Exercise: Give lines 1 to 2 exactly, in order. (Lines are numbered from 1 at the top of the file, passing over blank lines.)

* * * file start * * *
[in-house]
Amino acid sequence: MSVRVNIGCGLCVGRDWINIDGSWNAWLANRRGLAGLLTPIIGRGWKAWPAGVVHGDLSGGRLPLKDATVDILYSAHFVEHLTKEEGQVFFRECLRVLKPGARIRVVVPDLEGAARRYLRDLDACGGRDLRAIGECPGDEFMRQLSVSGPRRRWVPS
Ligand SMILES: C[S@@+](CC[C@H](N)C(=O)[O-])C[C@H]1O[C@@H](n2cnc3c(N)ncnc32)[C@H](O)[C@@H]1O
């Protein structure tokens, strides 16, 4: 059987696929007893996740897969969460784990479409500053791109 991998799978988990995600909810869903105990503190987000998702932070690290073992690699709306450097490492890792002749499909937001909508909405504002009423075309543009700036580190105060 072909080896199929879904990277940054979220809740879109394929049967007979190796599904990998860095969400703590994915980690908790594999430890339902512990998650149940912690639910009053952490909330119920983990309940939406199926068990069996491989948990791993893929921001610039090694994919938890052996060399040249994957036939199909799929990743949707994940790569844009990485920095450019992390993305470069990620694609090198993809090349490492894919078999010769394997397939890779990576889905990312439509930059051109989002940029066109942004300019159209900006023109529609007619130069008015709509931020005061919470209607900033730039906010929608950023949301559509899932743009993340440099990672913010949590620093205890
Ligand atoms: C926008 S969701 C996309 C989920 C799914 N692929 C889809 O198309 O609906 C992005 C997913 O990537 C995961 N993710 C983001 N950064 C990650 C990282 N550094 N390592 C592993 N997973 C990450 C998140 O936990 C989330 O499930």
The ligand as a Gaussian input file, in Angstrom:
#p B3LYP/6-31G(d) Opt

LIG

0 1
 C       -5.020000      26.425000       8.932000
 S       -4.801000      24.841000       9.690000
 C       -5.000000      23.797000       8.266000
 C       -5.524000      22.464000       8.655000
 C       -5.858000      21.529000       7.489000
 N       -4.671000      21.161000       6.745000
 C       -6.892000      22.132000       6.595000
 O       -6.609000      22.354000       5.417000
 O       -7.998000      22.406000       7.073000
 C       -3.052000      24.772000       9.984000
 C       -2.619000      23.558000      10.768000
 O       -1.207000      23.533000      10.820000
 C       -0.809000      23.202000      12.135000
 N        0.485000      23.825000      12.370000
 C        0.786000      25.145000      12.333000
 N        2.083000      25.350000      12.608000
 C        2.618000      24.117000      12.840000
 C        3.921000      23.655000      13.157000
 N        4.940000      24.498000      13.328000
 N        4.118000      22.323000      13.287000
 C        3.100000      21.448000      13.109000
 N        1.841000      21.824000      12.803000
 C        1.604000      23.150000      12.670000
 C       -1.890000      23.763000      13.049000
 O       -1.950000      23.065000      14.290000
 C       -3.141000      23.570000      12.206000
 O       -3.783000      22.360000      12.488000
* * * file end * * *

[in-house]
Amino acid sequence: MSVRVNIGCGLCVGRDWINIDGSWNAWLANRRGLAGLLTPIIGRGWKAWPAGVVHGDLSGGRLPLKDATVDILYSAHFVEHLTKEEGQVFFRECLRVLKPGARIRVVVPDLEGAARRYLRDLDACGGRDLRAIGECPGDEFMRQLSVSGPRRRWVPS